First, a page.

Work of storytelling
Working as an associate producer for CBC Toronto gives Cobb Howes the opportunity to talk to different people and share their “amazing stories.”
“We had someone on who was an astrophysicist and he was getting ready to retire,” he recalled. “We were asking him things like, ‘Is the universe going to be swallowed by a black hole? What do we need to be worried about? Or, should we be worried about, you know, asteroid hitting earth?’ And it was incredible that I, as a citizen, get to interact with this person who is a leading academic in their field, and have these kinds of conversations. I find it amazing that I get to do that every day for work.”
Asked if he was given the opportunity to choose one story, any story, that can make an impact on listeners, what would it be – and his answer took him back to his experience working with Indigenous communities.
“There’s a lot of stories that happen in the north, that people don’t know about, and oftentimes, they get segmented into categories… and it gets put in the Indigenous category of the news desk,” he said. “It’s unfortunate that those stories don’t just get told because they’re valid. Sometimes, something will happen in the north, and it doesn’t get told in Toronto, because it didn’t happen in Toronto. But people in Toronto need to know about that.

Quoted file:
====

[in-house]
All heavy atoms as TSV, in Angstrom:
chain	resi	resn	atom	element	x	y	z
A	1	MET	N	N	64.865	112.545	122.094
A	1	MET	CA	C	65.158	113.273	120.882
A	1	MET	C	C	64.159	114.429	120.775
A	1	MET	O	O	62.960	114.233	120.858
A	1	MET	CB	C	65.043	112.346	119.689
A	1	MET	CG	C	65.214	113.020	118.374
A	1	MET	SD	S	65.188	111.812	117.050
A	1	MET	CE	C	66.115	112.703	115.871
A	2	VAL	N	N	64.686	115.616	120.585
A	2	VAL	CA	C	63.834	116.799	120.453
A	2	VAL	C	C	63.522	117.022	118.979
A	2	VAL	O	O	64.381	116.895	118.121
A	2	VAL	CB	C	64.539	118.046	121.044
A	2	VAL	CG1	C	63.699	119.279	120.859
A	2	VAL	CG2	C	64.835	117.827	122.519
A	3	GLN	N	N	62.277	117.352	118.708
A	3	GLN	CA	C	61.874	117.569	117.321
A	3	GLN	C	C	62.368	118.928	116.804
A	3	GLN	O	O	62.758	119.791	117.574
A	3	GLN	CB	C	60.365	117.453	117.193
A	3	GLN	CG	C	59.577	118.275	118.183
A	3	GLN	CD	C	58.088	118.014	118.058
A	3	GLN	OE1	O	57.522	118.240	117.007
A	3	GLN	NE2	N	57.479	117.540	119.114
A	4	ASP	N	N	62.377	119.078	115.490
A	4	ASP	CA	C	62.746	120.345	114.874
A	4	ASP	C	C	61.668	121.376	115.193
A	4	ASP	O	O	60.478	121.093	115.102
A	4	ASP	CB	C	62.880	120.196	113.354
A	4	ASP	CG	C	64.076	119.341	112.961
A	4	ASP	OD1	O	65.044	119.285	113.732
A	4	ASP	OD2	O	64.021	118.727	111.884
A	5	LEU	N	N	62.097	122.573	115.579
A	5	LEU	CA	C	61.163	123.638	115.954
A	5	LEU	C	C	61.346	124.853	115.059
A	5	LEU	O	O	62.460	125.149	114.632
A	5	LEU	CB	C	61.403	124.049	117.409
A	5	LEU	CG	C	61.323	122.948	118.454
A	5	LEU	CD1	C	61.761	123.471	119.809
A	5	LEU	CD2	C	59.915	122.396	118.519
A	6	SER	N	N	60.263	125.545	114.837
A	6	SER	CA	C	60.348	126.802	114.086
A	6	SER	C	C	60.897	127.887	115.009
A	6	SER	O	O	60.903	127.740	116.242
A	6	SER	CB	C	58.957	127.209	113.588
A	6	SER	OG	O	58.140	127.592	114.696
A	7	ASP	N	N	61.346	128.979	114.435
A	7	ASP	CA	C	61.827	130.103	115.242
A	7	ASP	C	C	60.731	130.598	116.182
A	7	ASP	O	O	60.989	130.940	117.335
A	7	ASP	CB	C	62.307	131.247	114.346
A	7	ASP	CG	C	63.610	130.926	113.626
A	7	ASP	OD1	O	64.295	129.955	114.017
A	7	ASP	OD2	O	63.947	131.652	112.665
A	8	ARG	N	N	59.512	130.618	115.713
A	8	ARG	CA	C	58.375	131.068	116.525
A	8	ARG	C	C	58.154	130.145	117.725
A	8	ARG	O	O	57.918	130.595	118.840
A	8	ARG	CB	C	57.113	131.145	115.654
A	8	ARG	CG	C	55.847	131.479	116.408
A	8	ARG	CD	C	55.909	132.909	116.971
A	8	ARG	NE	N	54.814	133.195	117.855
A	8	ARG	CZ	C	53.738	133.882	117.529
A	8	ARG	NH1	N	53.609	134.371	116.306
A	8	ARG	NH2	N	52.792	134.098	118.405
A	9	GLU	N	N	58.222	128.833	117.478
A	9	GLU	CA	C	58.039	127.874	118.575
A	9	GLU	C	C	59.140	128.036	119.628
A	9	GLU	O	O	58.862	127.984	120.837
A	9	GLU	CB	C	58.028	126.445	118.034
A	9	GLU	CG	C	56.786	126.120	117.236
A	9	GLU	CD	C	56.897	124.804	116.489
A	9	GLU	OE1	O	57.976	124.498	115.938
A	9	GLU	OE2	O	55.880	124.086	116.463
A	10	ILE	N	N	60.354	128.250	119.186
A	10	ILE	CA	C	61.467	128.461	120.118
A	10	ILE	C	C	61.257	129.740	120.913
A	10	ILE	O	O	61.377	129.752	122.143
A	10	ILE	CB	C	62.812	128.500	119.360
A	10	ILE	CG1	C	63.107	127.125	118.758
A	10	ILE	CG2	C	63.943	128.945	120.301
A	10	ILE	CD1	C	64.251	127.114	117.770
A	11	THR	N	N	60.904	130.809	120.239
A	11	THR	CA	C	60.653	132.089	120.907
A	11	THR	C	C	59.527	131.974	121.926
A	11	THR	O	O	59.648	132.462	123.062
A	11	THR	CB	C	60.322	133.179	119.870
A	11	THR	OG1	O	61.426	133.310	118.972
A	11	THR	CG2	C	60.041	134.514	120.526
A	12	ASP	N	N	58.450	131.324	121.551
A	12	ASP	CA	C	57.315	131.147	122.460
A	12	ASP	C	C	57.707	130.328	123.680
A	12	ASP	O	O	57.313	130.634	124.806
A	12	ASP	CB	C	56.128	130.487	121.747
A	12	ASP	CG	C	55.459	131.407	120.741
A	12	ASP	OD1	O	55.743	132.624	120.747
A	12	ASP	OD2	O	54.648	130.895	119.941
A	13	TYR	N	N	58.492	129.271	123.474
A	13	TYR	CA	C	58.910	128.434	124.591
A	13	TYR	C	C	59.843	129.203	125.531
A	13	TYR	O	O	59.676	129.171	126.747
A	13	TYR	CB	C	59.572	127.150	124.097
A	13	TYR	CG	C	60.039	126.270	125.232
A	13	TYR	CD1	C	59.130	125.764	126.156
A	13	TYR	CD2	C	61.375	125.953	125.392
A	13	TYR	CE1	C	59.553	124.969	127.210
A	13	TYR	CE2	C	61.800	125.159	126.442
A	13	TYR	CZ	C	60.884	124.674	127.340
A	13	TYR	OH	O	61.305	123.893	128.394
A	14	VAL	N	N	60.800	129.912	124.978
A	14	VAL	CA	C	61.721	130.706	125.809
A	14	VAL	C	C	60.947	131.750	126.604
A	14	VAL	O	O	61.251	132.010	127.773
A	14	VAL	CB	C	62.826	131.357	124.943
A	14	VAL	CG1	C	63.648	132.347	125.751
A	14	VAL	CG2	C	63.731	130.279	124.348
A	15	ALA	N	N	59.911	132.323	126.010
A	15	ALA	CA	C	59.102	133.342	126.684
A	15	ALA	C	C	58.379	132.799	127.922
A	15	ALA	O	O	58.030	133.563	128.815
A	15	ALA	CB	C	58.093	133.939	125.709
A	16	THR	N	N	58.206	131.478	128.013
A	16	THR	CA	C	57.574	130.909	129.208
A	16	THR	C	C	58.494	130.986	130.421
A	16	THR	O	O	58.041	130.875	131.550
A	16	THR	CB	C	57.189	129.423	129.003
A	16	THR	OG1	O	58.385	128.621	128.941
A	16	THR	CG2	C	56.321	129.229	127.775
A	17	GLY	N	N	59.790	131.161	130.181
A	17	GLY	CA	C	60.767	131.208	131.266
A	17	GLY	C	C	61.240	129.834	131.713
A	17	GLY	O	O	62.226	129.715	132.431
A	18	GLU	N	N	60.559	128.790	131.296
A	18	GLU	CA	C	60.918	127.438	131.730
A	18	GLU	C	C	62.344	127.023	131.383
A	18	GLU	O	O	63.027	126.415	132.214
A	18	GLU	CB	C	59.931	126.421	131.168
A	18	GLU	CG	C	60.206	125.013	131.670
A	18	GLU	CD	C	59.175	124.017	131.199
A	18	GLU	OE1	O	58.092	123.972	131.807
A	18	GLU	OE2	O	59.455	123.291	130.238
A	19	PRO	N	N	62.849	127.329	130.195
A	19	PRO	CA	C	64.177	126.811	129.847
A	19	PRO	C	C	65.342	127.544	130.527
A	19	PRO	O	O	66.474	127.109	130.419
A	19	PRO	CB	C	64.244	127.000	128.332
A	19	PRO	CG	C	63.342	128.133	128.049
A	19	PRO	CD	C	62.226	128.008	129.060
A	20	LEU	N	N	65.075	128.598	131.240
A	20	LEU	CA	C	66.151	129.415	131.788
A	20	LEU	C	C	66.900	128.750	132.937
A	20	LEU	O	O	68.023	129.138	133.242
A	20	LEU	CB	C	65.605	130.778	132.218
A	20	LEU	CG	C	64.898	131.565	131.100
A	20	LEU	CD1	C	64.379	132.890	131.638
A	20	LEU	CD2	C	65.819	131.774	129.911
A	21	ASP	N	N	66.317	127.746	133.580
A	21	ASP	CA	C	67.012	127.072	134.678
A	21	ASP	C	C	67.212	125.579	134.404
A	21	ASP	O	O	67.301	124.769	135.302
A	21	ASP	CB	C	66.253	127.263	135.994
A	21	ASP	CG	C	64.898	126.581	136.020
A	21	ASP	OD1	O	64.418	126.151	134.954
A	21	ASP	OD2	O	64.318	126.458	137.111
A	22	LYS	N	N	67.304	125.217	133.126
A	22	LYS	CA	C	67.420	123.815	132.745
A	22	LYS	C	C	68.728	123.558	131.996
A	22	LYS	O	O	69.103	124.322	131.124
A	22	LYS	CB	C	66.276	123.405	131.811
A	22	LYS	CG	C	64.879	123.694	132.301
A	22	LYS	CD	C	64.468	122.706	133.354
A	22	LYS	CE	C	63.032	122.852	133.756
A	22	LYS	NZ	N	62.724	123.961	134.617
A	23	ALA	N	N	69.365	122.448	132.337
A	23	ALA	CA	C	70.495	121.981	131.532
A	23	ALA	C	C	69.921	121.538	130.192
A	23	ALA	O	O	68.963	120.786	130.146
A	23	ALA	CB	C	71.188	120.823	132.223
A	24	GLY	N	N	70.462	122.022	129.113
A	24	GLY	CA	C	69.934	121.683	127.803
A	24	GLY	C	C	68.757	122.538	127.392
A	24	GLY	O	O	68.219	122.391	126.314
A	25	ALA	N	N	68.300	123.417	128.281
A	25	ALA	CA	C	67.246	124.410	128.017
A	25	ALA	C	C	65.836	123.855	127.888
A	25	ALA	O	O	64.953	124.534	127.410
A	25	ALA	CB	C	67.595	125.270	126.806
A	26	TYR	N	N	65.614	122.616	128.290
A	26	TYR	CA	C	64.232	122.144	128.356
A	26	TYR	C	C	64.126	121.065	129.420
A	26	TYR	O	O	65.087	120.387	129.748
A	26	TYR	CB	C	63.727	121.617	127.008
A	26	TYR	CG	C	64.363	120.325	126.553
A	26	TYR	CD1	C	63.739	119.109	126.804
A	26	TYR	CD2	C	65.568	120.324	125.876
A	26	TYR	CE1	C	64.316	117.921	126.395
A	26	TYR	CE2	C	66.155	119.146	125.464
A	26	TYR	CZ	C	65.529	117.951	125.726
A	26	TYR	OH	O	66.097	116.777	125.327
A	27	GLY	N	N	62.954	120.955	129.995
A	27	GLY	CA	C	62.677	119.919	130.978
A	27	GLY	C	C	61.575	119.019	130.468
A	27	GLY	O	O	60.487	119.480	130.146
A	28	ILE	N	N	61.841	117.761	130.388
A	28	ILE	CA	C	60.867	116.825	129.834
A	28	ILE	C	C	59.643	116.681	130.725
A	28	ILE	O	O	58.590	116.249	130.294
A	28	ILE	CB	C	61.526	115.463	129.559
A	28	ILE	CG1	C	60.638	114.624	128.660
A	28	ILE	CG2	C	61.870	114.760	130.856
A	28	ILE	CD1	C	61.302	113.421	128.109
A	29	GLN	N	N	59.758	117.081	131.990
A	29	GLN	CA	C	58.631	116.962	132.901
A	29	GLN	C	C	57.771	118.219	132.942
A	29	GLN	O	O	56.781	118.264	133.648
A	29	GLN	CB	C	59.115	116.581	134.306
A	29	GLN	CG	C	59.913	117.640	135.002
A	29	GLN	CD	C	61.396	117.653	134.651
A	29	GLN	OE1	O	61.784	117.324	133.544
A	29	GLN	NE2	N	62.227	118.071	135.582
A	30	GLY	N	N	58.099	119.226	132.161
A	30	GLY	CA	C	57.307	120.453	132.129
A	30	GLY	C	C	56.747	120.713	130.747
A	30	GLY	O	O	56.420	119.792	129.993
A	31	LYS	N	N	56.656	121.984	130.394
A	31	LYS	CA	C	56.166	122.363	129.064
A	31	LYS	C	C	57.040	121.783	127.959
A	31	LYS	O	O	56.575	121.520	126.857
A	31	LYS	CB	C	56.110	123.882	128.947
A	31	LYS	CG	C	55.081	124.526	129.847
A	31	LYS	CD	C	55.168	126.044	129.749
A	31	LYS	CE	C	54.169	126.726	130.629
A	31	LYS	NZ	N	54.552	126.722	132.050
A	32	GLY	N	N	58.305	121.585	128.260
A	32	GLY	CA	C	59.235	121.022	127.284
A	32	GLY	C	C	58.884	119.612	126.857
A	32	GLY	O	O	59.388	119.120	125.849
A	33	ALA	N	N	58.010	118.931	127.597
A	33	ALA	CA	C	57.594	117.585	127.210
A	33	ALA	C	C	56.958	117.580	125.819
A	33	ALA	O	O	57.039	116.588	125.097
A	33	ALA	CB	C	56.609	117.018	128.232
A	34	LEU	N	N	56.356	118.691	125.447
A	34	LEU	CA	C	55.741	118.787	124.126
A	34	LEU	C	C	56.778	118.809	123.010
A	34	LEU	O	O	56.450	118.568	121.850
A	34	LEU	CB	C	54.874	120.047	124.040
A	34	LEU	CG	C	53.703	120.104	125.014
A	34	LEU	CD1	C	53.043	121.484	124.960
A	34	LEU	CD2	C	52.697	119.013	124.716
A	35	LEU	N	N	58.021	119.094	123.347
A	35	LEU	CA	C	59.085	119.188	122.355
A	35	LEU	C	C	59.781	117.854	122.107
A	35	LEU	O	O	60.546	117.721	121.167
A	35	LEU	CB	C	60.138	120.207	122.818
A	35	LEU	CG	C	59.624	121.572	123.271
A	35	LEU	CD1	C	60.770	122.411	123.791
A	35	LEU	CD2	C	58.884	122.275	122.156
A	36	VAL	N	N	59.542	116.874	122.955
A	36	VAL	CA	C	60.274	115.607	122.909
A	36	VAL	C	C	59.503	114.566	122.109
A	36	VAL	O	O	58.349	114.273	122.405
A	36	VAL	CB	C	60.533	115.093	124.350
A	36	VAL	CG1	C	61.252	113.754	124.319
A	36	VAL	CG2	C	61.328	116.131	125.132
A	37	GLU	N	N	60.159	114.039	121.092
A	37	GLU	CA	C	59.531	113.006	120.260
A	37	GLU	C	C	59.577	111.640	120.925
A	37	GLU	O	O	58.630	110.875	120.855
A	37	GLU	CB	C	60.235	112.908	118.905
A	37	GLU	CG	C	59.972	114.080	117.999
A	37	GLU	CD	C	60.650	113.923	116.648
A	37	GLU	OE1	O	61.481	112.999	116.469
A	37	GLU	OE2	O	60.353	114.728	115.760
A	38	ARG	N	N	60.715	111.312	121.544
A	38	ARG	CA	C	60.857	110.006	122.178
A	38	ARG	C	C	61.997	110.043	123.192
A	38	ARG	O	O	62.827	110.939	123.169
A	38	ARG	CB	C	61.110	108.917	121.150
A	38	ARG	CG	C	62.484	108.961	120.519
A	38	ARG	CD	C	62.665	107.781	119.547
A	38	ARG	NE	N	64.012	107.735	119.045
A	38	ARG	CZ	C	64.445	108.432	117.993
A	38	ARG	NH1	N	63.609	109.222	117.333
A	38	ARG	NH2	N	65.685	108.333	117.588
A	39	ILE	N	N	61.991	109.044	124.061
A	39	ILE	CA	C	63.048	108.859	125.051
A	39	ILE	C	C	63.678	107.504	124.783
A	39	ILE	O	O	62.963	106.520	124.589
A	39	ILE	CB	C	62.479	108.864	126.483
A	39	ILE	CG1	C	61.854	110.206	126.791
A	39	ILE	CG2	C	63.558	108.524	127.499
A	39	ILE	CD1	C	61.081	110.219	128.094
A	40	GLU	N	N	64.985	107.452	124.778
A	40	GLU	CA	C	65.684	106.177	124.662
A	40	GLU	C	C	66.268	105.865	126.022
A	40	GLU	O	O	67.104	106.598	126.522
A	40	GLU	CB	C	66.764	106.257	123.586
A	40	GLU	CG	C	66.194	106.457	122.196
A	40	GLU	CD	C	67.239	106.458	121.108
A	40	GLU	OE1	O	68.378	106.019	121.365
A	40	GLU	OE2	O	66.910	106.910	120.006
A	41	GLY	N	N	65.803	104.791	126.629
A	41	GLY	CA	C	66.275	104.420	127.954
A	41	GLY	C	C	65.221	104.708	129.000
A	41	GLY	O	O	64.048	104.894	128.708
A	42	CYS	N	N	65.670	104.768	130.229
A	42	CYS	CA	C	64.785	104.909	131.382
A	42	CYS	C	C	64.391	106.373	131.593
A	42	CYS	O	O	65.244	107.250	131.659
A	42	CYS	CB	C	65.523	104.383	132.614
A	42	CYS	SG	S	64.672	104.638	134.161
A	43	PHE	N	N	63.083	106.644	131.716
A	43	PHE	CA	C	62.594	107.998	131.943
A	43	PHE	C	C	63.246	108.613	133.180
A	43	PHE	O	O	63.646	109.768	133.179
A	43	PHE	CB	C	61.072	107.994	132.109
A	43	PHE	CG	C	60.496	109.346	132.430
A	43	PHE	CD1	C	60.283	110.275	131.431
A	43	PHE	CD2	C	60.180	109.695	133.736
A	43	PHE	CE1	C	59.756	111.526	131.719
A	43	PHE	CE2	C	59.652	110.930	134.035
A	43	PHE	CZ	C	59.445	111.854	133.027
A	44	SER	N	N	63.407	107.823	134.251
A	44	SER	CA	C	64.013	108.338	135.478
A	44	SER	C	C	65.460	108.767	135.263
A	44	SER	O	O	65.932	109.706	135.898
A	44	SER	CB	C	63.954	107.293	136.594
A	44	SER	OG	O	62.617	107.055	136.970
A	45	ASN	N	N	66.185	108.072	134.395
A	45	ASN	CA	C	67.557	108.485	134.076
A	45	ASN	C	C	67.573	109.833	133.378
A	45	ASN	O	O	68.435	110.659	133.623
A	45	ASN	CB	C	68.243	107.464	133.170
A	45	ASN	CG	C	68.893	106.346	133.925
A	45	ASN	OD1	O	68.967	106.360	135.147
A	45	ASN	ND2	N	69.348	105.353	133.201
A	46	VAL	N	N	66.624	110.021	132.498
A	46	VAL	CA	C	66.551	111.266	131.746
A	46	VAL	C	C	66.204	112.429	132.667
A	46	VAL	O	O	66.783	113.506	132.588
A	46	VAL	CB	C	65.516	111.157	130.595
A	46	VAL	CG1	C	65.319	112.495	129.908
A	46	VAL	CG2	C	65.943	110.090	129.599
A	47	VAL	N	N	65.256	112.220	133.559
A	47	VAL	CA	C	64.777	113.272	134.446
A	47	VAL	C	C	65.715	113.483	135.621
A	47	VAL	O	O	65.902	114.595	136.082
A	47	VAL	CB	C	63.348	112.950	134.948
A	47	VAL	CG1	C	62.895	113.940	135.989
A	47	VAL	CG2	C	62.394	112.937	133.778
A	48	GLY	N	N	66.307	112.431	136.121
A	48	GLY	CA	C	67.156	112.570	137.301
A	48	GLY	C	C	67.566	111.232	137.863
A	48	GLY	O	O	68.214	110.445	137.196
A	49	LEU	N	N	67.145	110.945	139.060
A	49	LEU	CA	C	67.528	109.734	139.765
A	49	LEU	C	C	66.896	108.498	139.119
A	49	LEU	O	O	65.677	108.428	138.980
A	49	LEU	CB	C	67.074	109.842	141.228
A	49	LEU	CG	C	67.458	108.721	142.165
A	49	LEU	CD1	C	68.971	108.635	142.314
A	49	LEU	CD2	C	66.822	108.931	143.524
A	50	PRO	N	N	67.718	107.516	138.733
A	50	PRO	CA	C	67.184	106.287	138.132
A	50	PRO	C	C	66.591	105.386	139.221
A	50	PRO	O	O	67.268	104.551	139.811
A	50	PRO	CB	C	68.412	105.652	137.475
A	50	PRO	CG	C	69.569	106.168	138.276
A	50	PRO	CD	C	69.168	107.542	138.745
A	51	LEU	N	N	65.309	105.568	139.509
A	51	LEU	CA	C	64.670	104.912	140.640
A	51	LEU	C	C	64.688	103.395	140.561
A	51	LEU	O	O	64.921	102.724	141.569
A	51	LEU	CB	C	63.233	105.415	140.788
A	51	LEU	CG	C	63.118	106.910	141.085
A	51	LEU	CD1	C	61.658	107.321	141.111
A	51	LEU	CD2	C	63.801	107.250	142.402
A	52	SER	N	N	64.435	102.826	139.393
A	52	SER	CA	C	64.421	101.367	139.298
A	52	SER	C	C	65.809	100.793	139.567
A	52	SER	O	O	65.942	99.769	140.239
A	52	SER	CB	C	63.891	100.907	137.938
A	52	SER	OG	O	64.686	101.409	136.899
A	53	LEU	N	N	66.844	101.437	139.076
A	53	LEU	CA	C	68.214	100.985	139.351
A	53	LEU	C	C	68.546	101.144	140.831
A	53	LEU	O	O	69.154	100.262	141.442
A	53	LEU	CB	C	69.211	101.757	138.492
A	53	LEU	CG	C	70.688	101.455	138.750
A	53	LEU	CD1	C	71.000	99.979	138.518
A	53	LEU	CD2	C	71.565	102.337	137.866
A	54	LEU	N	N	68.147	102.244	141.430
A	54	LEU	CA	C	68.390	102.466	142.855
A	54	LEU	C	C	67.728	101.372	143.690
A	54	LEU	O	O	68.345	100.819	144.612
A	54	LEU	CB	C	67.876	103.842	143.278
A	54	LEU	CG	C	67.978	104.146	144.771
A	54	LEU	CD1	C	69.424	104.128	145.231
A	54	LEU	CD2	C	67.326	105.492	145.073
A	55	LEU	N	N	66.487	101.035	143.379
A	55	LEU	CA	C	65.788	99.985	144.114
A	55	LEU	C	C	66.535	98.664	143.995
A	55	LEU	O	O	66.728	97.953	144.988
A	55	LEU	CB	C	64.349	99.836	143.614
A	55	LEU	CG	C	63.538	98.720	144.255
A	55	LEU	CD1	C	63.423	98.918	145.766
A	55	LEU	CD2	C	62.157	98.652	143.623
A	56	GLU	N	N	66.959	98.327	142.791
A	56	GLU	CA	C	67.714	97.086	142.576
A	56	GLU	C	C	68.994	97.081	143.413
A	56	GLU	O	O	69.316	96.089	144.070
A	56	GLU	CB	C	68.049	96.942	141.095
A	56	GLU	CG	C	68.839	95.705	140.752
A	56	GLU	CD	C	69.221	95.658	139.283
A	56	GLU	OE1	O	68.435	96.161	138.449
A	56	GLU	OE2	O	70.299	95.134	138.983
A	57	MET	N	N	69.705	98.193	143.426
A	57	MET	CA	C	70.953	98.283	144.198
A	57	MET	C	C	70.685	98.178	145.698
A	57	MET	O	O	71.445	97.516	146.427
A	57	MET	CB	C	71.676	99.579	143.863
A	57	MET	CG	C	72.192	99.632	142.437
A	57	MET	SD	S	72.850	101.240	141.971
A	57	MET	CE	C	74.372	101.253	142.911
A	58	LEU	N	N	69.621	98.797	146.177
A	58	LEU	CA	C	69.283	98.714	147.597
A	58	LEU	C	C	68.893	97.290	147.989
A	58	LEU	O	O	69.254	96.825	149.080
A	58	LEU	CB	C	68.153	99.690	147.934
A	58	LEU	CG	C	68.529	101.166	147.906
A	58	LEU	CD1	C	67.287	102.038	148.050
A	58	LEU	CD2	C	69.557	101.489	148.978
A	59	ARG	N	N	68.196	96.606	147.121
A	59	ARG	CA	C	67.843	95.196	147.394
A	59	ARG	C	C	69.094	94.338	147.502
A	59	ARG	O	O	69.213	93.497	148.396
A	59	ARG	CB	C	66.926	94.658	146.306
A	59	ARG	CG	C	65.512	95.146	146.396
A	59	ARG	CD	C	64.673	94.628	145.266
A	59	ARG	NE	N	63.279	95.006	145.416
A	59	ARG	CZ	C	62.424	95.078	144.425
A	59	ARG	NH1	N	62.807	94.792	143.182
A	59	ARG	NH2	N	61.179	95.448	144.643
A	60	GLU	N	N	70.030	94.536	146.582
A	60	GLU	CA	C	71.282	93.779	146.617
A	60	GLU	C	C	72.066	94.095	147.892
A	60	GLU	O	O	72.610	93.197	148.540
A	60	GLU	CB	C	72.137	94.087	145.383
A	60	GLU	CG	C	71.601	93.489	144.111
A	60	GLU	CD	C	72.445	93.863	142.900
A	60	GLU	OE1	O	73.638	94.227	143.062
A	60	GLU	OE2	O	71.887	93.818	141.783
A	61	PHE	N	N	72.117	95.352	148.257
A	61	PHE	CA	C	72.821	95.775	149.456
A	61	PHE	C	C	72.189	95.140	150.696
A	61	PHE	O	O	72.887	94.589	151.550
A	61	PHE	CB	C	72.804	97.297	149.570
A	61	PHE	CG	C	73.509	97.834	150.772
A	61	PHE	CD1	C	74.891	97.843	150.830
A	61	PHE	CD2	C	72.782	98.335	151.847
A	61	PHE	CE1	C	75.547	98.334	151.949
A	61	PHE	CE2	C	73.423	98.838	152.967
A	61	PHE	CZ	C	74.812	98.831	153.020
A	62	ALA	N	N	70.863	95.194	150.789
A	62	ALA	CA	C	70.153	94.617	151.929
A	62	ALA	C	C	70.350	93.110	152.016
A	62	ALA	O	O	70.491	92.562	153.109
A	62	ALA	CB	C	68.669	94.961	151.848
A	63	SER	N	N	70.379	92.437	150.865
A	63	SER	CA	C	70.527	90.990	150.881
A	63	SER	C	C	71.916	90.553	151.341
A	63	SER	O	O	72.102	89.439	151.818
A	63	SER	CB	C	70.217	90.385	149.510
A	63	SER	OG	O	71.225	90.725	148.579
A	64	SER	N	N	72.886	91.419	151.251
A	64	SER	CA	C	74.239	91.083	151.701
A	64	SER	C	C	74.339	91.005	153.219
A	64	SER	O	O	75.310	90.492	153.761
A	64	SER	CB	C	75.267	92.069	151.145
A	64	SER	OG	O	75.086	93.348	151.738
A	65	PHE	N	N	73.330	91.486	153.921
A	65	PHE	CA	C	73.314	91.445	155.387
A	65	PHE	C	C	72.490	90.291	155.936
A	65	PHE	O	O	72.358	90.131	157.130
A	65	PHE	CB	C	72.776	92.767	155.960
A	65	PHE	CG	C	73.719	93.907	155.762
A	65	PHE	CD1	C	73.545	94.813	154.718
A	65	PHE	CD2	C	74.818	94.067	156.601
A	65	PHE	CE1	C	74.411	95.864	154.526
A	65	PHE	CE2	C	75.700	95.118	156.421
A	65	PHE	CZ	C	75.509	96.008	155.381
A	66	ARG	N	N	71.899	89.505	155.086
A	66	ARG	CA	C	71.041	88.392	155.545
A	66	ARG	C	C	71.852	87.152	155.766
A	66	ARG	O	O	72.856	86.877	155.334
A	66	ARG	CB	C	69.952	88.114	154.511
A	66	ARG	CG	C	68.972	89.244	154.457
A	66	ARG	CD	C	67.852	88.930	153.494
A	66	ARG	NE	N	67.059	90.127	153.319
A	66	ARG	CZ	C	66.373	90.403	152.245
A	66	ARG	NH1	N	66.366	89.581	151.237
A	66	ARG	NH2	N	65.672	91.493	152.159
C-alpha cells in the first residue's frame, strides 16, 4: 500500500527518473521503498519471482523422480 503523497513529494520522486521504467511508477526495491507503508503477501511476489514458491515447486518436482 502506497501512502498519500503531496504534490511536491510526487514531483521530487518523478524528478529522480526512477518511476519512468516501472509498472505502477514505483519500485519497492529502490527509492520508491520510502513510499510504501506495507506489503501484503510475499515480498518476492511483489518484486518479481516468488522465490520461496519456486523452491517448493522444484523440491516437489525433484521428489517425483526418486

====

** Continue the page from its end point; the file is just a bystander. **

“If we’re serious about making meaningful change in the way that we tell stories, then we need to start thinking outside of the box, because so often stories like that go under reported because they don’t fit into the way that we think they should appear in the news.”
Virtual Convocation details:
- Virtual fall convocation will be available to stream beginning at 7p.m. EST on Friday, October 22.
- There will be three ceremonies, which will be pre-recorded and posted online by navigating through the uwo.ca homepage, allowing graduates and their families and loved ones to choose the ceremony they wish to see when they want to see it.
- Each ceremony will include celebratory music by Convocation Brass, with administration and faculty on stage and with remarks by honorary degree recipients.
- Receiving honorary degrees are: lawyer and community philanthropist Janet Stewart; writer/visual artist Shani Mootoo; historian Natalie Zemon Davis; and medical researcher Tak Mak.
- An orator will read out each graduating student’s name, which will also be featured on individually displayed slides during the ceremony.
- Graduates will receive their parchments by mail.